(This is something I meant to write about prior to my hiatus.)
A few months ago, when the final trailer for “Fantastic Beasts: The Crimes of Grindlewald” was released, it was revealed that the mysterious character that actor Claudia Kim would be portraying in the film is Nagini; the (eventual) pet snake and servant of Lord Voldemort. A mixed reaction erupted as a result, with people saying how having the only Asian character in the entire film was cast as someone whose humanity is destroyed overtime, along with all the old stereotypes attached to the role, was poorly done. Others begged to differ.
As someone who believes the former, things were made worse when J.K. Rowling responded to it, by saying how the name Nagini is of Indonesian origin (despite the fact that the character is played by a South Korean woman). In other words, she wasn’t owning up to what was at fault, and for her, this unfortunately isn’t the first time either.
And that’s what brings me to my subject for today; making mistakes when in writing, and obviously I’m not talking about the grammatical kind. I’m talking about when in something in a story wasn’t as well-researched as it could have been, or an element of some sort was improperly used. There are other examples of a similar kind that apply, but basically, you get the just of it.
So what does one do when they realize that they’ve made a mistake? That can be a tricky situation a writer can find themselves in. But when one does fully realize a mistake has been made on their part, it is best that they at least own up to it, to say the very least. It’s not going to be easy, but not saying anything or, in Rowling’s case, not even care to realize why their error is an error is worse.
It’s also wise to consider how to prevent such mistakes from happening in the first place. A more thorough research is a good starting point. Also, fact-checking something you’re not sure about never hurts either. Maybe even get an opinion from somebody who is very knowledgeable in the subject you are writing about. In Rowling’s case, maybe she should have studied the history of the portrayal of Asian women in Western cinema before even thinking about fleshing out Nagini’s backstory.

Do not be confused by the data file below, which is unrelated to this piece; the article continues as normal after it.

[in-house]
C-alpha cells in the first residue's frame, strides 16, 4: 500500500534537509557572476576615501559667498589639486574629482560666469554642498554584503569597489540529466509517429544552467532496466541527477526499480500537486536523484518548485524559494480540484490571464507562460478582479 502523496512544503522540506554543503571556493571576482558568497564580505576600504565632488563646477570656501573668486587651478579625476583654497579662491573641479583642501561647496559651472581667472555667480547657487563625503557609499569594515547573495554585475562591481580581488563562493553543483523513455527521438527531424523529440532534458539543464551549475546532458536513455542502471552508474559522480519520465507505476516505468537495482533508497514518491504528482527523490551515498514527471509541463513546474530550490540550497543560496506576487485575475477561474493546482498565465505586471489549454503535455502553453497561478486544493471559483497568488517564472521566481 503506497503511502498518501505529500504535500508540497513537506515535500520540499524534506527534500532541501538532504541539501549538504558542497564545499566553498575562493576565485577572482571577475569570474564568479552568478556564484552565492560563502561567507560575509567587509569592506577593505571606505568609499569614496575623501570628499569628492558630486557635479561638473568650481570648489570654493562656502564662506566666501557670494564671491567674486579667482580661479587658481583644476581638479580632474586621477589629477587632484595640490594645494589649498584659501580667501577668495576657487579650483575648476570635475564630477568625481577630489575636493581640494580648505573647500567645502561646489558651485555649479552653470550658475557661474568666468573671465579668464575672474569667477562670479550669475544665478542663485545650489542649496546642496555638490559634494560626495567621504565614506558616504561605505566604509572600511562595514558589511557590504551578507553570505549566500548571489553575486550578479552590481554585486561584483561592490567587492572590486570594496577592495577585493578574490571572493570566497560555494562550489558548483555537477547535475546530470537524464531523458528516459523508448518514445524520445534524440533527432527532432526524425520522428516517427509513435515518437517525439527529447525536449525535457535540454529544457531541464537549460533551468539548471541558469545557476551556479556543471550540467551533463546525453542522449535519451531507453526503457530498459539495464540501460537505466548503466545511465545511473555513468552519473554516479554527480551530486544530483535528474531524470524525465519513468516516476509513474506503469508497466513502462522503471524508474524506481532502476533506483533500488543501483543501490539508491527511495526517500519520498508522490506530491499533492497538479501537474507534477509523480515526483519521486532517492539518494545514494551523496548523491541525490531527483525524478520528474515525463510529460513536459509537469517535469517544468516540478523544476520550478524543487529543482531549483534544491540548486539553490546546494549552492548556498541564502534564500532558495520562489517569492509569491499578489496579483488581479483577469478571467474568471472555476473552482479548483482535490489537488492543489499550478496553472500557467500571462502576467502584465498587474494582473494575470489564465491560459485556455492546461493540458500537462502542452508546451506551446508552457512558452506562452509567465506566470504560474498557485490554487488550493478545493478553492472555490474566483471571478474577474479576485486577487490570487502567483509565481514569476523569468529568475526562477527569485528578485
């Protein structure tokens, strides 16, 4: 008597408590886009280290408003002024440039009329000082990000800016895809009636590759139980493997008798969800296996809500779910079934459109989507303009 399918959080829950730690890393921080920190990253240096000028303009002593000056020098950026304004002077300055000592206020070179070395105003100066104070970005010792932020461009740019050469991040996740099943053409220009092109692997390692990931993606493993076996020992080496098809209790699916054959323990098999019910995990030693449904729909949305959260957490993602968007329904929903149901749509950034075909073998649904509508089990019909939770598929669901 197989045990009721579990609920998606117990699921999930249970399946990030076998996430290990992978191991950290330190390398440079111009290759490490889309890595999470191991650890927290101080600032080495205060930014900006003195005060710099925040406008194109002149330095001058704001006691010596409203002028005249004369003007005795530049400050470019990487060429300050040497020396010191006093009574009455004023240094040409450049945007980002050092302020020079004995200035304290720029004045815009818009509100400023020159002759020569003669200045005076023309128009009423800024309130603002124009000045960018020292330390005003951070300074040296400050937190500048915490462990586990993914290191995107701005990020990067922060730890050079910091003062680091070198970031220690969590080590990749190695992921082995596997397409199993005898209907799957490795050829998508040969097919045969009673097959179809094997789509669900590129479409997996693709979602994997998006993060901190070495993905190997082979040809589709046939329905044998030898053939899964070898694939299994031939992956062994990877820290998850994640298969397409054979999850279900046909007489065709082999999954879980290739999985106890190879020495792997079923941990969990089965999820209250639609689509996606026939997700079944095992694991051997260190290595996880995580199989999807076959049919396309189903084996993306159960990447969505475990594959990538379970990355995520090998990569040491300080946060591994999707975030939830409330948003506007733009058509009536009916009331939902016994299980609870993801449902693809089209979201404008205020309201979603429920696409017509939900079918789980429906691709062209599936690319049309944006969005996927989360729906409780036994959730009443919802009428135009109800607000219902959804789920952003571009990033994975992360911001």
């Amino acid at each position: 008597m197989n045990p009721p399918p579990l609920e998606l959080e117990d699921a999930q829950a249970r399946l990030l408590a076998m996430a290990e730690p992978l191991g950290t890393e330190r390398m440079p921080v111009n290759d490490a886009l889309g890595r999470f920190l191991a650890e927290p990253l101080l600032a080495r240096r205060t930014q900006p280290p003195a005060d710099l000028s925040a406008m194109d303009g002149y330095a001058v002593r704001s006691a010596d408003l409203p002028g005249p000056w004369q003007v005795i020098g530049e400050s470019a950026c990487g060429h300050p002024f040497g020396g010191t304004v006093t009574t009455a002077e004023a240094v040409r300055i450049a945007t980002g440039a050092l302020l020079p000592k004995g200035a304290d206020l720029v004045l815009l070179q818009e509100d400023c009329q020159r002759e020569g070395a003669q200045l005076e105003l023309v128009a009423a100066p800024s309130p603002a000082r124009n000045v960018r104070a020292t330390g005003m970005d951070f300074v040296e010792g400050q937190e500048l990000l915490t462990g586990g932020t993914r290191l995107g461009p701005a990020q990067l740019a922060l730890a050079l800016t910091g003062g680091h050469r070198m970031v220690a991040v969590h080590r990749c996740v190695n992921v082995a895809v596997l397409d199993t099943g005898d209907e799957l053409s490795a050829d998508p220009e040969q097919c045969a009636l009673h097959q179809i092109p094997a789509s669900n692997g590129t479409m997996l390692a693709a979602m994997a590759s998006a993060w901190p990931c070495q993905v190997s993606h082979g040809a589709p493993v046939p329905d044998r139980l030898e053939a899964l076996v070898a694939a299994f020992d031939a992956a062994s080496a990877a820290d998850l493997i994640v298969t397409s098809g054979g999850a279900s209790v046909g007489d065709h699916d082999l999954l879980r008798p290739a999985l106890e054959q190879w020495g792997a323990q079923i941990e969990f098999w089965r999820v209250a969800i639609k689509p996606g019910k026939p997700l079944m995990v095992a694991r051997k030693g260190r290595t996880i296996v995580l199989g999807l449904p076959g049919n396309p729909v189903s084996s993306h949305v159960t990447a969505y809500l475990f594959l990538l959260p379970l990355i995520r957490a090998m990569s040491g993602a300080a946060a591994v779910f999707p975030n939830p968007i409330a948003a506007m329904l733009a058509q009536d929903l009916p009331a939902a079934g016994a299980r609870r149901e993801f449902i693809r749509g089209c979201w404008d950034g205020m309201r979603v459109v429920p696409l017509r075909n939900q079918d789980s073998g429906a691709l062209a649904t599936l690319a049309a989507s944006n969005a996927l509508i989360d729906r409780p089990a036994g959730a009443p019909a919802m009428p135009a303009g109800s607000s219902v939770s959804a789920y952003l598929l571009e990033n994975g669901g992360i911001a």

Above all else, a writer should learn from their mistakes if anything. They should at least learn what they did wrong and know better than to repeat it in the future. Learning is a natural asset in writing anyway, especially in terms of how to improve. This is one way of doing so.
It is at this time that I now want to admit a mistake of my own. For those who’ve read An Absolute Mind, you may have noticed a certain term used when describing or referring to characters of the LGBT community. Since the novel is set in a utopian future, I figured that this term would be a good all-inclusive term for people of that particular community. But that term has historical and specific cultural context to it, and when doing a thorough read of it, I realized that I had used it improperly. While I was originally planning to retract it in a clever way in a future work, I don’t know exactly how long that would be. So I found it better to just be rid of it altogether and replace it with terms that are used by the LGBT community in the present day.
As you can see, this is a mistake that no one pointed out to me. Rather, this is one I figured out on my own. I deeply apologize for misusing the term, and I will work towards doing better in my future writings. So if you have a copy of An Absolute Mind and want a copy with the corrections, by now, you know where to look.
Try to prevent making mistakes in writing if possible, but in the event that you do make one, approach how you respond to it with grace.
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